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Arleigh Burke-class destroyer

The Arleigh Burke class of guided missile destroyers is a United States Navy class of destroyer built around the Aegis Combat System and the SPY-1D multifunction passive electronically scanned array radar. The class is named for Admiral Arleigh Burke, an American destroyer officer in World War II, Chief of Naval Operations; the class leader, USS Arleigh Burke, was commissioned during Admiral Burke's lifetime. These warships were designed as multimission destroyers, able to fulfill the strategic land strike role with Tomahawk missiles. With upgrades to their AN/SPY-1 phased radar systems and their associated missile payloads as part of the Aegis Ballistic Missile Defense System, the ships of this class have begun to demonstrate some promise as mobile antiballistic missile and anti-satellite weaponry platforms; some versions of the class no longer have Harpoon missile launcher. Their hull and superstructure were designed to have a reduced radar cross-section; the first ship of the class was commissioned on 4 July 1991.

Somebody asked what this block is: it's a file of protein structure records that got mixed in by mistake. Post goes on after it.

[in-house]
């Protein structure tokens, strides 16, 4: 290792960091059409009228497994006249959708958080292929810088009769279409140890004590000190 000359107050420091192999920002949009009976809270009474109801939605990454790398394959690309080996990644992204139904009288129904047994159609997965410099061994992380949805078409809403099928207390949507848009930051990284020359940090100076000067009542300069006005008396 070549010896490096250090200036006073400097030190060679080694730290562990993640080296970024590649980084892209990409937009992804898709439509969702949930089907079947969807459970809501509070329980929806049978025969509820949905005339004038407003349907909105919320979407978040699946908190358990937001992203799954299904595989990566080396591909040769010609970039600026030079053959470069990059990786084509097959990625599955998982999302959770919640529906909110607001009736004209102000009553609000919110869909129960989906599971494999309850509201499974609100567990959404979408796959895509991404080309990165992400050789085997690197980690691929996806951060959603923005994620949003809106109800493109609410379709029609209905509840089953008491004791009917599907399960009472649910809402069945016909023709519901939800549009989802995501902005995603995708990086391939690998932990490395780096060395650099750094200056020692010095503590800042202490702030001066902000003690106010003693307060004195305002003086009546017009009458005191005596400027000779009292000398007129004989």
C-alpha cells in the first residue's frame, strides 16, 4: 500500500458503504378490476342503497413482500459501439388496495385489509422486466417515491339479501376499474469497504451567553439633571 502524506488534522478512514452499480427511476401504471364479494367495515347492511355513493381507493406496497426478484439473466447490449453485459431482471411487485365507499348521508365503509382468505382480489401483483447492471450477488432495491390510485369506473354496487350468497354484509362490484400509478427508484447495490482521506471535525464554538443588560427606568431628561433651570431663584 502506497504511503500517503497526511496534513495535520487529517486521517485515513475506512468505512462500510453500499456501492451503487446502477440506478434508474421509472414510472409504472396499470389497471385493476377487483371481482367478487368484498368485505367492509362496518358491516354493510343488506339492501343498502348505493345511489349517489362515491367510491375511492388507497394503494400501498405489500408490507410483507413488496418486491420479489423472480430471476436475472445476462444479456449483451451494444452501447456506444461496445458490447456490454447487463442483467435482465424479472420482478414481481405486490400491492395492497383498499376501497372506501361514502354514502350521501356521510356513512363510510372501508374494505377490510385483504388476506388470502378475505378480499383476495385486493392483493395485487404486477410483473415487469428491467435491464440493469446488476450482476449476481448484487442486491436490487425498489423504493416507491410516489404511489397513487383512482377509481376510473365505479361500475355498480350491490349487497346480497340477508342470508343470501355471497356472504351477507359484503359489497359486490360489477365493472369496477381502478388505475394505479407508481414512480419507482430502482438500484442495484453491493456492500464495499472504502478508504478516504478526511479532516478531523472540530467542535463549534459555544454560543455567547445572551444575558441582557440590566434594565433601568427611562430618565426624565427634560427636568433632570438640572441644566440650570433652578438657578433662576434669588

With the decommissioning of the last Spruance-class destroyer, USS Cushing, on 21 September 2005, the Arleigh Burke-class ships became the U. S. Navy's only active destroyers, until the Zumwalt class became active in 2016; the Arleigh Burke class has the longest production run for any post-World War II U. S. Navy surface combatant. Besides the 62 vessels of this class in service by 2016, up to a further 42 have been envisioned. With an overall length of 505 to 509 feet, displacement ranging from 8,315 to 9,200 tons, weaponry including over 90 missiles, the Arleigh Burke class are larger and more armed than most previous ships classified as guided missile cruisers; the ships of the Arleigh Burke class are among the largest destroyers built in the United States. Only the Spruance and Zumwalt classes are longer; the larger Ticonderoga-class ships were constructed on Spruance-class hull forms, but are designated as cruisers due to their radically different mission and weapons systems than the Spruance and Kidd-class destroyers.